“Assume that your drive to experience pleasure isn’t a barrier to your spiritual growth, but is in fact essential to it. Proceed on the hypothesis that cultivating joy can make you a more ethical and compassionate person. Imagine that feeling good has something important to teach you every day. What might you do differently from what you do now?”

–Rob Brezsny

Tableau d'Astronomie et de SphèreWhile I have great respect for various spiritual tools and traditions, I’m not the biggest follower of horoscopes. Yet I always take away something from Rob Brezsny’s writings, even if it’s just a smile. His style is fresh and his message is uplifting without being saccharine.

I don’t know why we’re taught that pleasure and spiritually are so divorced from one another. Nor do I understand why we must put so many conditions on life’s enjoyments. It seems as if we feel a continual need to justify pleasure versus accepting it as a gift and our birthright.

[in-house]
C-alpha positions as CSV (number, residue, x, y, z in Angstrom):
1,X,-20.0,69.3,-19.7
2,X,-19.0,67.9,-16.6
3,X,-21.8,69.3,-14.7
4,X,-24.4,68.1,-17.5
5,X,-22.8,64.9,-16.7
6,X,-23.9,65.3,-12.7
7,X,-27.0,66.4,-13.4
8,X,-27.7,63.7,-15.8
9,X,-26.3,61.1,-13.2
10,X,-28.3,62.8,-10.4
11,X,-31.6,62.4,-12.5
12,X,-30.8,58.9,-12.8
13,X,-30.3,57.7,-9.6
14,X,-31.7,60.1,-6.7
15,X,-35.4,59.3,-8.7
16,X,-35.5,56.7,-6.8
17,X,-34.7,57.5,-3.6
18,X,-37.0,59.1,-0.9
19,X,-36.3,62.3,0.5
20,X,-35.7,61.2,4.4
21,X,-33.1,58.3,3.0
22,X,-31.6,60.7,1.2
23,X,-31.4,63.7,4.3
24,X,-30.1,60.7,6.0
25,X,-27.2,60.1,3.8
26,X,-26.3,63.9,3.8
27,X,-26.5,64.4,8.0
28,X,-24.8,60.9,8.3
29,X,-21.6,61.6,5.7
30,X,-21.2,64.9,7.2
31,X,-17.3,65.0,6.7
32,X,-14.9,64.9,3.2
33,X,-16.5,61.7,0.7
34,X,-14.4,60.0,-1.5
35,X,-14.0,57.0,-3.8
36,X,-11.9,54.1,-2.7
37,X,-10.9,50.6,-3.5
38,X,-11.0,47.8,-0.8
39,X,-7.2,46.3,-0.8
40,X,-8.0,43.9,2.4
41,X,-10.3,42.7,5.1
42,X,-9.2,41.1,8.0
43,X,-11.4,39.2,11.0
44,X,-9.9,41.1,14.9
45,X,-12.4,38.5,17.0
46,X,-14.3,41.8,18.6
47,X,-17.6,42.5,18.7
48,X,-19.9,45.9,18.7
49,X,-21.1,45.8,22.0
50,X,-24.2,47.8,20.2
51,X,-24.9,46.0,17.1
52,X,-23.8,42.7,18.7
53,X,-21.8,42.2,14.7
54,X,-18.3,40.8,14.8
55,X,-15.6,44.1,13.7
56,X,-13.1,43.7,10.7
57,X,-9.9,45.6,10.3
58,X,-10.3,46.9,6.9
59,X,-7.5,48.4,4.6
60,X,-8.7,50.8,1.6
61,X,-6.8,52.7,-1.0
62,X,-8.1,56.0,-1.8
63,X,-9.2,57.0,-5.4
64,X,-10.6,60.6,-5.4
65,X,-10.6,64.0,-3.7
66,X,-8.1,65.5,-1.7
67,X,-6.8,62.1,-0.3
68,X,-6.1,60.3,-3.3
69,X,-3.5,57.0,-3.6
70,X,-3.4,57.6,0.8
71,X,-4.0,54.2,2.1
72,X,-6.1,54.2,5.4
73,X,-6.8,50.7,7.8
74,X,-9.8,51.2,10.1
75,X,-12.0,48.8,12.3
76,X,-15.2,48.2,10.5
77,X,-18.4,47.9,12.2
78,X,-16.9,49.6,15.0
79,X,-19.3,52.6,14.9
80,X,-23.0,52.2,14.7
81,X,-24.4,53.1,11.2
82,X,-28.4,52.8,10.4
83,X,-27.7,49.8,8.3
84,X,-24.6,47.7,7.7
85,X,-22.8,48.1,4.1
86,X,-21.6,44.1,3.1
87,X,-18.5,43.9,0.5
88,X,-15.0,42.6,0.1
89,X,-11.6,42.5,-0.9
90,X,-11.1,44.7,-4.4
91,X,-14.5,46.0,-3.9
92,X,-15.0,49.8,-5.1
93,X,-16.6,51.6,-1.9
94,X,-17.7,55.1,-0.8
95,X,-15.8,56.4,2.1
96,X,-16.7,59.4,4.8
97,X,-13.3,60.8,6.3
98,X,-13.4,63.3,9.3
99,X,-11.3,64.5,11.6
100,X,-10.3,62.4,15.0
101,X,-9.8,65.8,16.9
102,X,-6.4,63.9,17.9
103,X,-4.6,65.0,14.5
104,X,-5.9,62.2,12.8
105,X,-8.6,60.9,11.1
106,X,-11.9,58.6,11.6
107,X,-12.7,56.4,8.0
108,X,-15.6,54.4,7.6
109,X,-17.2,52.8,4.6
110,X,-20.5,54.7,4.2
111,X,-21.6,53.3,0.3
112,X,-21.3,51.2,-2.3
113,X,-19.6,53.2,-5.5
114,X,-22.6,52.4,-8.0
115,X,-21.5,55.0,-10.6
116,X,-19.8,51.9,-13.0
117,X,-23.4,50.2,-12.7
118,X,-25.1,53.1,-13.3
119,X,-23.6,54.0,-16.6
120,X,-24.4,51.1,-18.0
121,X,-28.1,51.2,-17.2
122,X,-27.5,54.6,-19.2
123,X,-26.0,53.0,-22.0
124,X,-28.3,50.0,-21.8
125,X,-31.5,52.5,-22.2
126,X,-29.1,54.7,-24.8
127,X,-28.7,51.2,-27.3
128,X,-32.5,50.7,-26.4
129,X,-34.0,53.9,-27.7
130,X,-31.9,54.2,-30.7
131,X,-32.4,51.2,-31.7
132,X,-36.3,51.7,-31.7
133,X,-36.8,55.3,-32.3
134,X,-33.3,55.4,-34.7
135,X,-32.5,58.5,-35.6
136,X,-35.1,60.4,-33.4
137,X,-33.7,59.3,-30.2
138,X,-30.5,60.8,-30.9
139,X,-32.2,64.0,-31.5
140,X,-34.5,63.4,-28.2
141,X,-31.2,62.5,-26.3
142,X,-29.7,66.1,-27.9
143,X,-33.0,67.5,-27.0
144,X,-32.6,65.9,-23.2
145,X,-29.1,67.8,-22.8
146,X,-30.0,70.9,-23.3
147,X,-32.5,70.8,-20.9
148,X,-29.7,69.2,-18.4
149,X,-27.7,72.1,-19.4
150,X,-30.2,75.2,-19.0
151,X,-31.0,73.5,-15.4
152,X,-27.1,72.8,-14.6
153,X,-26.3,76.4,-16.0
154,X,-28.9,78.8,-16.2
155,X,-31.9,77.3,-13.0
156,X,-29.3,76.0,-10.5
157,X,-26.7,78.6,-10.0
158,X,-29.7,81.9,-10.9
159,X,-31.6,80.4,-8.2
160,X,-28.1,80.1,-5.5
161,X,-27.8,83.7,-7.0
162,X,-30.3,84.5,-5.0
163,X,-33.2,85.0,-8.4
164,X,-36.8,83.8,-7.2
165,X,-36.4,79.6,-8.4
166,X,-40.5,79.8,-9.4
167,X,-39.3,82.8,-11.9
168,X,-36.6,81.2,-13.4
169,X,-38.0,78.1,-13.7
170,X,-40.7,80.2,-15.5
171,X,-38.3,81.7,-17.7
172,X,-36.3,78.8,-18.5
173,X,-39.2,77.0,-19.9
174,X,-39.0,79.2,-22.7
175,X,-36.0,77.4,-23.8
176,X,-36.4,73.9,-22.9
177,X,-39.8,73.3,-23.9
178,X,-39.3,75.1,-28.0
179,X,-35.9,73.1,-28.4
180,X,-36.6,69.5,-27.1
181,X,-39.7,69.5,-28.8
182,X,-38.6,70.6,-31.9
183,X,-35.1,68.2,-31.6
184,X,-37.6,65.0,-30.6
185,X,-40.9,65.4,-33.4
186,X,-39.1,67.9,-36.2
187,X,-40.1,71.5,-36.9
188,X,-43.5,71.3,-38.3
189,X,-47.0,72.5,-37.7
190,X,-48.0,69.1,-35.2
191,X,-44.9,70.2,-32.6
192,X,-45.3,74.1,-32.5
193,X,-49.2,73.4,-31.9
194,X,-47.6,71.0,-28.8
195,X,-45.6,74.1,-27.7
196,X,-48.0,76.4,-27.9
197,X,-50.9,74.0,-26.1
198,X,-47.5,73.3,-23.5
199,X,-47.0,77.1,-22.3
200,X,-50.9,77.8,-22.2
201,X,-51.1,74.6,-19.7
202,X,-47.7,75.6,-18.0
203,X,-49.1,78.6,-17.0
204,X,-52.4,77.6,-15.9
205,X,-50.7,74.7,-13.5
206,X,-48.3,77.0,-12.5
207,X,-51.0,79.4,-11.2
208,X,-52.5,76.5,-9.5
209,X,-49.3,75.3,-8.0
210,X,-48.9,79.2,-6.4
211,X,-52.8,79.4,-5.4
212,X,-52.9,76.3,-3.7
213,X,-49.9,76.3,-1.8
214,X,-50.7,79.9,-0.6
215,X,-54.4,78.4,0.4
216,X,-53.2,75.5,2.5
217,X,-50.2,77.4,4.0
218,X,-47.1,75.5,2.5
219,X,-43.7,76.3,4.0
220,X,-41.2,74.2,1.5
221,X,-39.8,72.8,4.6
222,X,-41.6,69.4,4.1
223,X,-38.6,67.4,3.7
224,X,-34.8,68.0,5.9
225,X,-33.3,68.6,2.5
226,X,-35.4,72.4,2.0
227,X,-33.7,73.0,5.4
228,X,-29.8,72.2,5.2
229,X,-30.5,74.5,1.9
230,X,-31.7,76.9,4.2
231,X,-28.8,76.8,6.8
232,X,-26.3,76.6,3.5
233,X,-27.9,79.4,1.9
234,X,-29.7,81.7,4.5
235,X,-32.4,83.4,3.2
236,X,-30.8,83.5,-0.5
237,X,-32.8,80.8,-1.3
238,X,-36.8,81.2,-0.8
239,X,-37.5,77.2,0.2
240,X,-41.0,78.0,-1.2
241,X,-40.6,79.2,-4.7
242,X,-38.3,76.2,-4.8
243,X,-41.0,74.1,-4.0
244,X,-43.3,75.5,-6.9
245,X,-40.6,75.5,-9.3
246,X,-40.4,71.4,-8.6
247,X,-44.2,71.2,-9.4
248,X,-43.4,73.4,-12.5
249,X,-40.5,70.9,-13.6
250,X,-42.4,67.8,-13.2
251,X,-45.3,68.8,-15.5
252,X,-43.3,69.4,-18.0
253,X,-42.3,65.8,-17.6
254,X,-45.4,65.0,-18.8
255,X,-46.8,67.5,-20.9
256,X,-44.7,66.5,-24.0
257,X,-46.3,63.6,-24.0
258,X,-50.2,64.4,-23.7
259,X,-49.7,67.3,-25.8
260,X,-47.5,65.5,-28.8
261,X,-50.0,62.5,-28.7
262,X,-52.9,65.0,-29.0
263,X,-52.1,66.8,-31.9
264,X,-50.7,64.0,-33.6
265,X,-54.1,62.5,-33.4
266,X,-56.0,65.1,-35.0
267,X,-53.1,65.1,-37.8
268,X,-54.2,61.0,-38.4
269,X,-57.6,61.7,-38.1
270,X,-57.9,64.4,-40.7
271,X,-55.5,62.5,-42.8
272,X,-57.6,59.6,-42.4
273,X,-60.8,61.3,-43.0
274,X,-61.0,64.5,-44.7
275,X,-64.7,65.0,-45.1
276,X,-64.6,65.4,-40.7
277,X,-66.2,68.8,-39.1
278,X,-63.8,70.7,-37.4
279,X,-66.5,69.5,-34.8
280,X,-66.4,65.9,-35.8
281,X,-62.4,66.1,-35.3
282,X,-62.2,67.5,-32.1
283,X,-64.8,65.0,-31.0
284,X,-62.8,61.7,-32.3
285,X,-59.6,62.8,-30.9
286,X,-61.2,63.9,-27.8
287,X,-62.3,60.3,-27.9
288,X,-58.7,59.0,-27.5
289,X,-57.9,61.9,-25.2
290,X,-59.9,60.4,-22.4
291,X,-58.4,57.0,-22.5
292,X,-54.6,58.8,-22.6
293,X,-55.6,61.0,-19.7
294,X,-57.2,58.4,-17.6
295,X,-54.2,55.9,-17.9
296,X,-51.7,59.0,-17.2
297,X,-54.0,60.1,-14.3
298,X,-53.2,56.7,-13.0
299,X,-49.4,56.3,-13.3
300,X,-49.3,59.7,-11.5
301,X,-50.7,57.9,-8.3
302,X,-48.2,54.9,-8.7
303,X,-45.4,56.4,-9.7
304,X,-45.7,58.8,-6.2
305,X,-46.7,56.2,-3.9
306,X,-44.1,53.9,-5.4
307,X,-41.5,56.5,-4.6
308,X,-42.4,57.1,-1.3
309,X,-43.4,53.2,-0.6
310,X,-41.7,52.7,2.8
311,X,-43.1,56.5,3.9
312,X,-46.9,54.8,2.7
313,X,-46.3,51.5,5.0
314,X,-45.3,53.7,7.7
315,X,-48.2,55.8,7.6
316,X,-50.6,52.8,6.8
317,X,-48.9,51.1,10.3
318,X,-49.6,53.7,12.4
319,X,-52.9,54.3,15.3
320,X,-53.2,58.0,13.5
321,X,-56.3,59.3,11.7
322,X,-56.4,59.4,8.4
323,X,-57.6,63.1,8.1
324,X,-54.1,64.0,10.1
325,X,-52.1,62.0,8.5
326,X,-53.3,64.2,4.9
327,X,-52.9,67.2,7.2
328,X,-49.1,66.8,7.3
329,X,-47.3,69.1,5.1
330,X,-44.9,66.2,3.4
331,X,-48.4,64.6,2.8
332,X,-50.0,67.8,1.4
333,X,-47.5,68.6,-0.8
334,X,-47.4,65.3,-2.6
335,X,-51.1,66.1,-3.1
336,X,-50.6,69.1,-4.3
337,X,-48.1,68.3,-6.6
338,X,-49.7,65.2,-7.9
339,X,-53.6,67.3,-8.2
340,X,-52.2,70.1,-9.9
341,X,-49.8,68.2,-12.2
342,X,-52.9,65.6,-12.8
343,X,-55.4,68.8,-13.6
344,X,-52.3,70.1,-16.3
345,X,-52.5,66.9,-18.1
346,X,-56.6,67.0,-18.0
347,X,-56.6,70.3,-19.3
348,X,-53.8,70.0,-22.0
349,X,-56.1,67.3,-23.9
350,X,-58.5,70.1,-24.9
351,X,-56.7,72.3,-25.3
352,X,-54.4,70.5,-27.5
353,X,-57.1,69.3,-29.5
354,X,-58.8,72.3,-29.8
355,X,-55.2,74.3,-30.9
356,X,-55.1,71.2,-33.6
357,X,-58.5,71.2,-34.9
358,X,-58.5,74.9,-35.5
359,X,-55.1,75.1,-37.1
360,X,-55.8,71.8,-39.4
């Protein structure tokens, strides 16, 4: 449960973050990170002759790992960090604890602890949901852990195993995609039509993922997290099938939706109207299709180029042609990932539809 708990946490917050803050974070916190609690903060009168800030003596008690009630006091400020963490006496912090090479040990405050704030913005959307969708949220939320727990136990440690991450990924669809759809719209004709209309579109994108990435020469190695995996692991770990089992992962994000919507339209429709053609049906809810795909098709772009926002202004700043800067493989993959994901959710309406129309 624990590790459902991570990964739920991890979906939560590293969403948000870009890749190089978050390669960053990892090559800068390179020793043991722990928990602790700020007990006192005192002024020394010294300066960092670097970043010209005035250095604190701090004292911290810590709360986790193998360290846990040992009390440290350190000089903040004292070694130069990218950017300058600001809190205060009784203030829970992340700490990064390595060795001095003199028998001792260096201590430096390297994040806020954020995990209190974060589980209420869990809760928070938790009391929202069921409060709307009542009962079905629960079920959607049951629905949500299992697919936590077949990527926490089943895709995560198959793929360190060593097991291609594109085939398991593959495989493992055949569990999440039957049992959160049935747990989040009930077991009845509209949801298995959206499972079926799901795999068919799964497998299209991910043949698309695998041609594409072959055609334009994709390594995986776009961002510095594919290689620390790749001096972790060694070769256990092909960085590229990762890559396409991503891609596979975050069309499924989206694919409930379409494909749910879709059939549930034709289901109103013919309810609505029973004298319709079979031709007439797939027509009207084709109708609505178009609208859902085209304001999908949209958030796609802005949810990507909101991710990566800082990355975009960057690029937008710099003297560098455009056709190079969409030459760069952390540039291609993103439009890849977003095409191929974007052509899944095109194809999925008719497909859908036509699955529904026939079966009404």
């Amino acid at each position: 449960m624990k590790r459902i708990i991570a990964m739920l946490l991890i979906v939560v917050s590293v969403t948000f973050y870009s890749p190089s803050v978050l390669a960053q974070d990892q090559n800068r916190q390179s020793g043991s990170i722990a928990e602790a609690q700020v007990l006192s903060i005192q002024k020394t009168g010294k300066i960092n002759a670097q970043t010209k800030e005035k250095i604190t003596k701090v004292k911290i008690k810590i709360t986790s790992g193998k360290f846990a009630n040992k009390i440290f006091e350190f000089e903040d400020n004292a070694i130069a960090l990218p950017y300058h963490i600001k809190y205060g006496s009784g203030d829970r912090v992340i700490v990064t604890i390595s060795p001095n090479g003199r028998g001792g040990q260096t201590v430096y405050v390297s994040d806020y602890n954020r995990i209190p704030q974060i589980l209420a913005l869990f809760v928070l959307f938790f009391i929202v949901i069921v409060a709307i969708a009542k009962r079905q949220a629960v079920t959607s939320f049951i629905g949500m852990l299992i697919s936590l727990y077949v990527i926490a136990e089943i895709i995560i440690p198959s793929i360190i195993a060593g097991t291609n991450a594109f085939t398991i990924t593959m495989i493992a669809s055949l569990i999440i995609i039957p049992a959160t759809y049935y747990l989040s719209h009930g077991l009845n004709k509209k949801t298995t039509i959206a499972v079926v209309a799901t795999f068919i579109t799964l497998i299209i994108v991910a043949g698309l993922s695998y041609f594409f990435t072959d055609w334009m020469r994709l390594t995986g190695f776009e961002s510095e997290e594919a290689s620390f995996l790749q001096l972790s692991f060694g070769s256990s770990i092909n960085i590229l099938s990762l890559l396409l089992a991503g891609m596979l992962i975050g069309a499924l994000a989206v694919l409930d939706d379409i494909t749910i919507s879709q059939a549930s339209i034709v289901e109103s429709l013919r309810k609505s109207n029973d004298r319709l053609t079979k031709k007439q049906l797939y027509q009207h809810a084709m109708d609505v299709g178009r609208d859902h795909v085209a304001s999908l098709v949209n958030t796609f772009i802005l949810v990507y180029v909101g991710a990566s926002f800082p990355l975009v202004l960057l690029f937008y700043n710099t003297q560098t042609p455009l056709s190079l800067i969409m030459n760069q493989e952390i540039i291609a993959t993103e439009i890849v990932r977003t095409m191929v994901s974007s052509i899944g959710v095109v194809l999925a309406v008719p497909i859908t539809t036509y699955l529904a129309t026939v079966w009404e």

While I do consider myself something of a neo-hedonist, there are clearly limits. Activities born out a lack of choice, such as addiction, or that impinge upon the free will of another are harmful and clearly not conducive to a mindful existence. But that still leaves an enormous range of  pleasurable experiences open to us, from the subtle and sublime to those that are more refined or downright complex.

And while I believe that one can simply enjoying life in and of itself, pleasure can be a vehicle for spiritual encounters. Taking delight in our senses can deepen our relationship with our own bodies, help wake us up to the world around us and what it has to offer, and be a motivator for sincere gratitude.

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